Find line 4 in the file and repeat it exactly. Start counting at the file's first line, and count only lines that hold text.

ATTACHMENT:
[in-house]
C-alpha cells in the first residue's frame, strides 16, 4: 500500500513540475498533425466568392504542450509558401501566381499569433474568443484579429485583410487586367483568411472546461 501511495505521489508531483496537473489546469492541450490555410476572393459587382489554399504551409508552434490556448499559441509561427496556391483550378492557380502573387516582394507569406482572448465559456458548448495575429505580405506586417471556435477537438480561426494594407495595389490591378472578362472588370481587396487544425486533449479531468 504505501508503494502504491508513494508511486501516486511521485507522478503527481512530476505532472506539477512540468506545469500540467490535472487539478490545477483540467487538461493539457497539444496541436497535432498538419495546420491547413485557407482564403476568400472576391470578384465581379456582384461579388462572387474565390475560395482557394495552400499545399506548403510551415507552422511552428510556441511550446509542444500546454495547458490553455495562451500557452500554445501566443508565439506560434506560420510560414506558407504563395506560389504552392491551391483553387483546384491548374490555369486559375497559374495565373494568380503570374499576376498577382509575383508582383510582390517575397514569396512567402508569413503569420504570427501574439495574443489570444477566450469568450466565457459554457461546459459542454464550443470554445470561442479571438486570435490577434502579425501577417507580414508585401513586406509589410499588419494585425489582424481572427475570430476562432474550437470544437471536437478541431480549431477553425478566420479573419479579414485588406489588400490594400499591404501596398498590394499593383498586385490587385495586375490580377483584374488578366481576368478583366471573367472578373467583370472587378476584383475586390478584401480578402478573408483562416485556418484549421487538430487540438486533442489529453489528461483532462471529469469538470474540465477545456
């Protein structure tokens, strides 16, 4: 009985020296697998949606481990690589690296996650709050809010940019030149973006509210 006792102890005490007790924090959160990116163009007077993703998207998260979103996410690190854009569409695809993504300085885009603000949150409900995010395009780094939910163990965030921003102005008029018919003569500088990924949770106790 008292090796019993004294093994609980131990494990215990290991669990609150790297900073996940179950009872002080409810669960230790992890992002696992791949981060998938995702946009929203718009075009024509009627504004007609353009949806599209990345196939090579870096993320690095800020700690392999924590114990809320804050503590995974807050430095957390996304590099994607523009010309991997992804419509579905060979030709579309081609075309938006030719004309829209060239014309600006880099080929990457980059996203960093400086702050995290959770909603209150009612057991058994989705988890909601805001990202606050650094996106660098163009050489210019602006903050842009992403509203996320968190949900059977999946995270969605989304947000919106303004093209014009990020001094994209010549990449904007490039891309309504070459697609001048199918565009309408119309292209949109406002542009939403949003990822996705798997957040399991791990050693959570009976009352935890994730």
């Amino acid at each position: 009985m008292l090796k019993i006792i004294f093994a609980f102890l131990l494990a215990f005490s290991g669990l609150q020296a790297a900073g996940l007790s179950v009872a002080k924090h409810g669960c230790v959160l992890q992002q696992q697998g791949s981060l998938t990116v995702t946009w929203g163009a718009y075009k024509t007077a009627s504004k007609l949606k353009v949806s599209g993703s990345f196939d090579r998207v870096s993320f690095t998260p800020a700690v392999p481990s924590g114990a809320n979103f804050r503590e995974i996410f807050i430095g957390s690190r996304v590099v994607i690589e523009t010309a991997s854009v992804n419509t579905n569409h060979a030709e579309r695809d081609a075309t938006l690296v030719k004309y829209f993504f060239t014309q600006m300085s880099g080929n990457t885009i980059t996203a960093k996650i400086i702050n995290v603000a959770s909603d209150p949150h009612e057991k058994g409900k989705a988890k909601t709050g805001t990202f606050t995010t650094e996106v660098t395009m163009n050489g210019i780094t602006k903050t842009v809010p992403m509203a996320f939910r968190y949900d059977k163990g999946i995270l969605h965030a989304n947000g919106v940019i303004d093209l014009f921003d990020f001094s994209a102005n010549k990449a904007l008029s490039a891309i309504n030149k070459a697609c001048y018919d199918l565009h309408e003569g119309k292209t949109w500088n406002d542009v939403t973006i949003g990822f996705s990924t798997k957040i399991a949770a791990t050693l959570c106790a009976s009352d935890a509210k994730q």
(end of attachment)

């Amino acid at each position: 009985m008292l090796k019993i006792i004294f093994a609980f102890l131990l494990a215990f005490s290991g669990l609150q020296a790297a900073g996940l007790s179950v009872a002080k924090h409810g669960c230790v959160l992890q992002q696992q697998g791949s981060l998938t990116v995702t946009w929203g163009a718009y075009k024509t007077a009627s504004k007609l949606k353009v949806s599209g993703s990345f196939d090579r998207v870096s993320f690095t998260p800020a700690v392999p481990s924590g114990a809320n979103f804050r503590e995974i996410f807050i430095g957390s690190r996304v590099v994607i690589e523009t010309a991997s854009v992804n419509t579905n569409h060979a030709e579309r695809d081609a075309t938006l690296v030719k004309y829209f993504f060239t014309q600006m300085s880099g080929n990457t885009i980059t996203a960093k996650i400086i702050n995290v603000a959770s909603d209150p949150h009612e057991k058994g409900k989705a988890k909601t709050g805001t990202f606050t995010t650094e996106v660098t395009m163009n050489g210019i780094t602006k903050t842009v809010p992403m509203a996320f939910r968190y949900d059977k163990g999946i995270l969605h965030a989304n947000g919106v940019i303004d093209l014009f921003d990020f001094s994209a102005n010549k990449a904007l008029s490039a891309i309504n030149k070459a697609c001048y018919d199918l565009h309408e003569g119309k292209t949109w500088n406002d542009v939403t973006i949003g990822f996705s990924t798997k957040i399991a949770a791990t050693l959570c106790a009976s009352d935890a509210k994730q």